The De la Riva is an extremely effective guard style. We could have called it just the De La Riva hook, but it’s more than that. It’s a whole system upon which to base your BJJ game on. It was made famous by Ricardo De la Riva. Mr. De La Riva was active in competition during the 1980s during a time when the closed guard was the be-all-end-all of Brazilian Jiu-Jitsu.

The De La Riva System for the BJJ Newbie

We’ll be bold and call the back take the cardinal attack of the De La Riva guard. Everything else is a derivation of other guards and positions. The great thing about the De La Riva guard is that it doesn’t attack your opponent head on. Instead, you’re attacking at an angle that even experienced players have trouble defending.


Before you do anything else, this’ll be the first thing to do. Grab your grips and go. We understand beginner’s problems. If you’re having trouble understanding what to go from just grab a heel and go. Unless you’ve got double sleeve grips you’ll almost always be cupping the heel of your opponent. Cup the heel. AS we’ve said before, the De La Riva works the angle. Because of this, many practitioners prefer the cross-collar grip or a cross grip. That’s what will expose your opponent’s side and leg.

What your body has to do

You’ll need two things to effectively use the hook.

  • The first thing you’ll need is just a simple hip lift exactly the same way you’d attack a triangle. You’ve cupped the heel. The small of your back is your axis. Tilt yourself backwards onto your shoulders and lift your hip. Use grips and heel on the hip if needed to offset your body onto one shoulder; the shoulder that’s cupping the heel. Hook the far leg.
  • The second thing you’ll need is the granby roll. You’ve gotten your opponent onto his back. You’re still hooking the far leg from the outside. For the purpose of this example, we’ll imagine you’re cupping the left heel. Grab belt. Move into left shoulder roll position and then switch shoulders. You’ll do the roll off the right shoulder instead. A simple drill to practice this can be done off a wall.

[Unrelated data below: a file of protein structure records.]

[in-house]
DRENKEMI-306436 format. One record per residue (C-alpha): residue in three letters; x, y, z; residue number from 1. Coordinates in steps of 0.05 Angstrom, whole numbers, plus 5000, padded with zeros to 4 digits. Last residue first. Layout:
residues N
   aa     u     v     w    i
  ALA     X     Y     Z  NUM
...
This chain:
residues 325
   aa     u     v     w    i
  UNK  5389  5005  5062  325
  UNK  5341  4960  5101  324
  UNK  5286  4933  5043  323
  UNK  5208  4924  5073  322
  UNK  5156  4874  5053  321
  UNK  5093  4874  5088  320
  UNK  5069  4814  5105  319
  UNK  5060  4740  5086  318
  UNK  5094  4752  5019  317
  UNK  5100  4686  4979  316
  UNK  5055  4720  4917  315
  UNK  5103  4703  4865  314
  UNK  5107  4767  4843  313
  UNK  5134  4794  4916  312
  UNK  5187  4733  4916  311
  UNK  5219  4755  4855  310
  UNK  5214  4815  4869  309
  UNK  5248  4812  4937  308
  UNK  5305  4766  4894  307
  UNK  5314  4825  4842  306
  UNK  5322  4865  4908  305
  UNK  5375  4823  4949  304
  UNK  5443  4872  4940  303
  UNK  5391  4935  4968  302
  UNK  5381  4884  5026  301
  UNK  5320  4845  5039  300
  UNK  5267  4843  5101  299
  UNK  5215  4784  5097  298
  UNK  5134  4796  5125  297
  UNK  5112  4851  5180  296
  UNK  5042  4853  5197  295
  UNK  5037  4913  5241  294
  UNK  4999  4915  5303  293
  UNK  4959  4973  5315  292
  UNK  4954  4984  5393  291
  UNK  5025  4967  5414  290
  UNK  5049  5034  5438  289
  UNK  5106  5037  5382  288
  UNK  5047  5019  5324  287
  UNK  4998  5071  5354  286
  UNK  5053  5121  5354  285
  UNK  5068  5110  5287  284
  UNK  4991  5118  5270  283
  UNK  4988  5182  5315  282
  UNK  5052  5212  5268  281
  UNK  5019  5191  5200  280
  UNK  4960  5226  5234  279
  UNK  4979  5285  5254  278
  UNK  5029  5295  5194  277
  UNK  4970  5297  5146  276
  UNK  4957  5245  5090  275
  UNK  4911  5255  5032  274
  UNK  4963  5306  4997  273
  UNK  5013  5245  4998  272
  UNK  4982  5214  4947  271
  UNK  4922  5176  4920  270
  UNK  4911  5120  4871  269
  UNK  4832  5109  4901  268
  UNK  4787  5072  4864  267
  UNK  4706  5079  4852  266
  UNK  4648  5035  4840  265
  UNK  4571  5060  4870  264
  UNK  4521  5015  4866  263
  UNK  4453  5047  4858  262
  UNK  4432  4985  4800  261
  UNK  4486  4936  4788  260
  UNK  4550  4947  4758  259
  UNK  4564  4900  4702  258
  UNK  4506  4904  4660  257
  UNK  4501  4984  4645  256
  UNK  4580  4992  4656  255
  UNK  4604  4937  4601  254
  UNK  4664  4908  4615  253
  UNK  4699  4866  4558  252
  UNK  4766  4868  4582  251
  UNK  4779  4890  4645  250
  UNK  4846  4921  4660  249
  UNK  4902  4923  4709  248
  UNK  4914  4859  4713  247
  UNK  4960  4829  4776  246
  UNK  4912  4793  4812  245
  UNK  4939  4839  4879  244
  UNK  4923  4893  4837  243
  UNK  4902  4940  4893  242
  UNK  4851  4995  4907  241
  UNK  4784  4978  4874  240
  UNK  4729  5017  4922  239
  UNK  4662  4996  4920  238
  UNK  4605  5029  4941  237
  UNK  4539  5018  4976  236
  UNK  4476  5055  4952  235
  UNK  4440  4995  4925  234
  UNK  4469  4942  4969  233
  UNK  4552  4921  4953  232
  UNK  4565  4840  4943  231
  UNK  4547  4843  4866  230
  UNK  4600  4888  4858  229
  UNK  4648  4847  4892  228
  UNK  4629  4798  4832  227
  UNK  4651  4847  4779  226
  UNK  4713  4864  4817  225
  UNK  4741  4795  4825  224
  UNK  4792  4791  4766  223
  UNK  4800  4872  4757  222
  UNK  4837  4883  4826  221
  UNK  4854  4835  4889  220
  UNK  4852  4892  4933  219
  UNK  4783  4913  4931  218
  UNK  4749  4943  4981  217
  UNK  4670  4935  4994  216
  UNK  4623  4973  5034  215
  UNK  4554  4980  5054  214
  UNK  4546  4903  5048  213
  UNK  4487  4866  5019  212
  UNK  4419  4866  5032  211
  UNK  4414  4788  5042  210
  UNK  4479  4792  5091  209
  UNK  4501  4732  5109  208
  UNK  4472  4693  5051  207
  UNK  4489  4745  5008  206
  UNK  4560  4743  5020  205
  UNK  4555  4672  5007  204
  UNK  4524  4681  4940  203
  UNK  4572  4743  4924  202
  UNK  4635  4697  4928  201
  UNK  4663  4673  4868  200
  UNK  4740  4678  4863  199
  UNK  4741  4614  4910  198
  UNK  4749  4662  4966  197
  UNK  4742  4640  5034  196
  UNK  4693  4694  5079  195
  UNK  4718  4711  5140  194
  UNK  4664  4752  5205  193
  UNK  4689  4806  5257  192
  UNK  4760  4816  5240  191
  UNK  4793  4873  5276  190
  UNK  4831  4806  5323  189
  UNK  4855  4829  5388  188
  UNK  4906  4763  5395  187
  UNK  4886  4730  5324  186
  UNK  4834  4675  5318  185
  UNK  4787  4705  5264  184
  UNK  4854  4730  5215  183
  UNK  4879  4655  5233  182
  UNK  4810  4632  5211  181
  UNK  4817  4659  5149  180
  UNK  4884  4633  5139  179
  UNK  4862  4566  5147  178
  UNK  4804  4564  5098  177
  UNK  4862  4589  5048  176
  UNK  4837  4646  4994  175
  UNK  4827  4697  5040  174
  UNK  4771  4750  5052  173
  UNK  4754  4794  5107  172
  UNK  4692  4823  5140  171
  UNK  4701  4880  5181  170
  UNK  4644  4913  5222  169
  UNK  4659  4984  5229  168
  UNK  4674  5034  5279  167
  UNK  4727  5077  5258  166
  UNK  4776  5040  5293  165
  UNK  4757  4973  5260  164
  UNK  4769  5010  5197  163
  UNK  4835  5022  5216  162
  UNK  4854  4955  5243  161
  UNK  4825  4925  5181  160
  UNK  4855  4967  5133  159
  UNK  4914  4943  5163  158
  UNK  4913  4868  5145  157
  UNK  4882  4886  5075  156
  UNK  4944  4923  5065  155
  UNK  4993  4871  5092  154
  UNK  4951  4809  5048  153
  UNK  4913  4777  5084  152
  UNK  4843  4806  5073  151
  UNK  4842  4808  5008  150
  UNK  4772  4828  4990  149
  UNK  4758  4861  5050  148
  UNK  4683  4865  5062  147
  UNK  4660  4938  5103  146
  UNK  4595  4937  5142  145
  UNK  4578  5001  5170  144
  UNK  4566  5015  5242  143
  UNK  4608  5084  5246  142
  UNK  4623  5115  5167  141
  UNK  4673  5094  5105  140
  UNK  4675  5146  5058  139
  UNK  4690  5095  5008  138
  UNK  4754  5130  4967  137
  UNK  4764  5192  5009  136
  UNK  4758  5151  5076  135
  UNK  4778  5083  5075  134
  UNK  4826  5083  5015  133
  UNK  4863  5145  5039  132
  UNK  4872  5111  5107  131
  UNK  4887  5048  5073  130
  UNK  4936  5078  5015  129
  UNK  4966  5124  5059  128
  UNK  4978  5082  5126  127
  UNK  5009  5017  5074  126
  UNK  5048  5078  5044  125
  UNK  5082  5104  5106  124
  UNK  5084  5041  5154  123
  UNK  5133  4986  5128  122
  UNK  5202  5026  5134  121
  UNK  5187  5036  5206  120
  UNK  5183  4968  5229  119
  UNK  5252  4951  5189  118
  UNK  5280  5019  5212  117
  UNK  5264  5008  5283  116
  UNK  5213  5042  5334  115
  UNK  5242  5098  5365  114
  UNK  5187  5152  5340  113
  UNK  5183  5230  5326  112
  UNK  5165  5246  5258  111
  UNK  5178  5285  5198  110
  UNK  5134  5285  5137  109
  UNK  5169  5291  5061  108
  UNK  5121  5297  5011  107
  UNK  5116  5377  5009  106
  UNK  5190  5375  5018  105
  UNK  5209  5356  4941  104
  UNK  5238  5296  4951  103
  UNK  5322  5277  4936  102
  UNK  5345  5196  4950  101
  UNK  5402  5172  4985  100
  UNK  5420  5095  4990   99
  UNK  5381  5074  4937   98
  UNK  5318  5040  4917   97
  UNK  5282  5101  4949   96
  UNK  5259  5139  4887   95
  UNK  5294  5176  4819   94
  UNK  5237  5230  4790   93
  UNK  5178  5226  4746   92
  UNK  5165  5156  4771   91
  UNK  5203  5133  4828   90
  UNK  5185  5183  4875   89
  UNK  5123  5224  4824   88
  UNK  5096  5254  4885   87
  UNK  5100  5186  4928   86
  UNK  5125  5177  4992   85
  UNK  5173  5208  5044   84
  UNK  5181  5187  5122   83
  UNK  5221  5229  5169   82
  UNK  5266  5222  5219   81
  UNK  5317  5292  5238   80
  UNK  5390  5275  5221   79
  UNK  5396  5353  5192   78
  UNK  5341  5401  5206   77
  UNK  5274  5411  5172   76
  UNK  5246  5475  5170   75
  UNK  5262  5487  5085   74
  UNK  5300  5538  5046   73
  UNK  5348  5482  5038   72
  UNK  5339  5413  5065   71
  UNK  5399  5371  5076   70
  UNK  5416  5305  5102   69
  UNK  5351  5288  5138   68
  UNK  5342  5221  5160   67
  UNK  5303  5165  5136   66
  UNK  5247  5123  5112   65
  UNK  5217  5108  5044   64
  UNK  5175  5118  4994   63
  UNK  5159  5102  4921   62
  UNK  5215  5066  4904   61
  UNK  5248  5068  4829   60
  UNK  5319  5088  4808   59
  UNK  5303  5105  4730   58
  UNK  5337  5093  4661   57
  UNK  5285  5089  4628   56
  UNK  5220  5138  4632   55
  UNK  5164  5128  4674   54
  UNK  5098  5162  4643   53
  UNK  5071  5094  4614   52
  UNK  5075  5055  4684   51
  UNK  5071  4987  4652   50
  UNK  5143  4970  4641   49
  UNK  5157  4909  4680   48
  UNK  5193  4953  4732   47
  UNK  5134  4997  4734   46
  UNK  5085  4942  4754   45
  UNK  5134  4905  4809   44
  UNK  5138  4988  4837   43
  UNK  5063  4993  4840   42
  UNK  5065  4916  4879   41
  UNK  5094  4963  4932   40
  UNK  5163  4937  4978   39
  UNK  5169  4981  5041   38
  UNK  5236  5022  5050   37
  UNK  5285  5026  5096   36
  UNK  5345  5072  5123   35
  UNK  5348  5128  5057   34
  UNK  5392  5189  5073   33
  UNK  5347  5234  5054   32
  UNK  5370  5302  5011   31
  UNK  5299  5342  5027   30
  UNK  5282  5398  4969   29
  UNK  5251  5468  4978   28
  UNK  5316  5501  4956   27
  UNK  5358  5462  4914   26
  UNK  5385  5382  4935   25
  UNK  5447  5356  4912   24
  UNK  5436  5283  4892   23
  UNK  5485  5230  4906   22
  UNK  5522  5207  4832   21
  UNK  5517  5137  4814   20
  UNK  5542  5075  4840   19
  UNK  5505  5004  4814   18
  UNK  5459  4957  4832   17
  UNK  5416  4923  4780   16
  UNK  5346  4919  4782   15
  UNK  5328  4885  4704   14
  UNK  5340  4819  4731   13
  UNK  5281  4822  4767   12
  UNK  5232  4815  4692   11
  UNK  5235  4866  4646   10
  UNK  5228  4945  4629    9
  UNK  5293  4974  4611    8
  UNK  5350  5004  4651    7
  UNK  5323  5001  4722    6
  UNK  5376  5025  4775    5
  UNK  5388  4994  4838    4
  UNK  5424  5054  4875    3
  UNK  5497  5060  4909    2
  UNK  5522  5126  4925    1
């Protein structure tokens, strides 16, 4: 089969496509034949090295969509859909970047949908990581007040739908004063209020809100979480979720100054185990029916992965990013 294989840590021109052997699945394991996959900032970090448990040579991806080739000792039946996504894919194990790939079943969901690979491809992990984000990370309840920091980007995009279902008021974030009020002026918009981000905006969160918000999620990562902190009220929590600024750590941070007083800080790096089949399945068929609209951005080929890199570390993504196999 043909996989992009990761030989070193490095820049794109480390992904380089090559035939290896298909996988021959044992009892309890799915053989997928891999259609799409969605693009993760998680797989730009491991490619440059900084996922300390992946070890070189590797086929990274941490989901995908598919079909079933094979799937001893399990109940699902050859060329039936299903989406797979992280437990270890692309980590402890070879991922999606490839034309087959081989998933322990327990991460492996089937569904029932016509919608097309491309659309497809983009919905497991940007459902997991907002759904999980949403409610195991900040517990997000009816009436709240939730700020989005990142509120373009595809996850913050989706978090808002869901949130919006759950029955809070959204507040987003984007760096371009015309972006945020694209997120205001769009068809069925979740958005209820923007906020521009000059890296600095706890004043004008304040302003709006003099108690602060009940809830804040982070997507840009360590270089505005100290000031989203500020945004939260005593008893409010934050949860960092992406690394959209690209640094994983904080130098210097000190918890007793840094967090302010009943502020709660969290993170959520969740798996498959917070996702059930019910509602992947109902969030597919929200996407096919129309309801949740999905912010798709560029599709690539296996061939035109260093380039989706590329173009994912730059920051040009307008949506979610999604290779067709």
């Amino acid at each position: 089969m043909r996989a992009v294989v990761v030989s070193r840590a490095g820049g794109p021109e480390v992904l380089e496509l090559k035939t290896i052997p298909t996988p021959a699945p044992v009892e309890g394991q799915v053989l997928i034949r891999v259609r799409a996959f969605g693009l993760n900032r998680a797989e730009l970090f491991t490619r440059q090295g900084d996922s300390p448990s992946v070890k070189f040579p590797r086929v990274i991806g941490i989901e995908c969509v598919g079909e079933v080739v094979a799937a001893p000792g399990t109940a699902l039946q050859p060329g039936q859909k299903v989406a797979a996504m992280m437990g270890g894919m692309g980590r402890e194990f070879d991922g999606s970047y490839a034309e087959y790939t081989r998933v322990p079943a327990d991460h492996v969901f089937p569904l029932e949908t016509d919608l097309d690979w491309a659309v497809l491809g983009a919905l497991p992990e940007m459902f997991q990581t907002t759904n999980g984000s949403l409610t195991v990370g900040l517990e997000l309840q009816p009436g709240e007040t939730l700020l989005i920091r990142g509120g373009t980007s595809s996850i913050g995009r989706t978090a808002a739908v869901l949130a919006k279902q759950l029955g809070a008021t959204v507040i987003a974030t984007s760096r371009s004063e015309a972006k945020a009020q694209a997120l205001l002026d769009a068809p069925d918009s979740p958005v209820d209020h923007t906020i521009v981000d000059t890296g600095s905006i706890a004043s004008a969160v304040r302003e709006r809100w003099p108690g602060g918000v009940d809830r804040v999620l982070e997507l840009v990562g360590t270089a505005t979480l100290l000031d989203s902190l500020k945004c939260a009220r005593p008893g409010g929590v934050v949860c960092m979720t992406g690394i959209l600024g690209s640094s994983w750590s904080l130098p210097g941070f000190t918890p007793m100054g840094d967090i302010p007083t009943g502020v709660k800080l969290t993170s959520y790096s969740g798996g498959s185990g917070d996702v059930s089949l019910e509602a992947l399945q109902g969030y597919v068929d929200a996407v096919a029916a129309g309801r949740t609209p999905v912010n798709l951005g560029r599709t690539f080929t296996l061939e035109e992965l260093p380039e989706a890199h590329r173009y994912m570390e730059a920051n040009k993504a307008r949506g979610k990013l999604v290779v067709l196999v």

If you want to play the De La Riva you have to have mastered these two. We understand that it’s just words explaining something you need to experience yourself. However, the game plan is something you do in your head. If you’re not sure what sweep to attack first, this is it: the backtake.


There’s many a thing that can happen when you’re trying to apply this live. The two counters that you should be aware of are the backstep and the leg drag. Consider working on counters to both of these passes to make your De La Riva a force to be reckoned with.

Dealing with the Backstep

Grips are going to make all the difference. The cross grip is probably the best grip to counter the backstep. Keep hold of opponent’s sleeve. Don’t let him grab your collar or an under hook. That’ll stop you from getting to the back. If he backsteps while you’ve got the cross-grip. Stiff arm his sleeve and roll over your shoulder to get on top. It’s more than likely however that he’ll go for the leg drag pass if you’ve got a cross grip.

Dealing with the Leg Drag

The leg drag is another common pass to go for on De La Riva players. The opponent will typically go two on one on your non-De La Riva leg and drag it onto his hip or thigh. If he’s still on his feet move your other foot over top onto his hip or under to hook a butterfly hook. If he’s gotten to his knees and is pinning your De La Riva leg with his knee your chances of guard retention have diminished. Stiff arm the soon to be cross-facing shoulder and take escape measures.

Finishing Thoughts

All other sweeps are combinations of sit-up guard, tie-ups and so on. For the purpose of making this article succinct, we’ll go ahead and not consider them as De La Riva at this time. However, the De La Riva does combine well with many other guards and it will do the BJJ practitioner good to drill transitions between single X, sit-up guard and X guard with the De La Riva hook.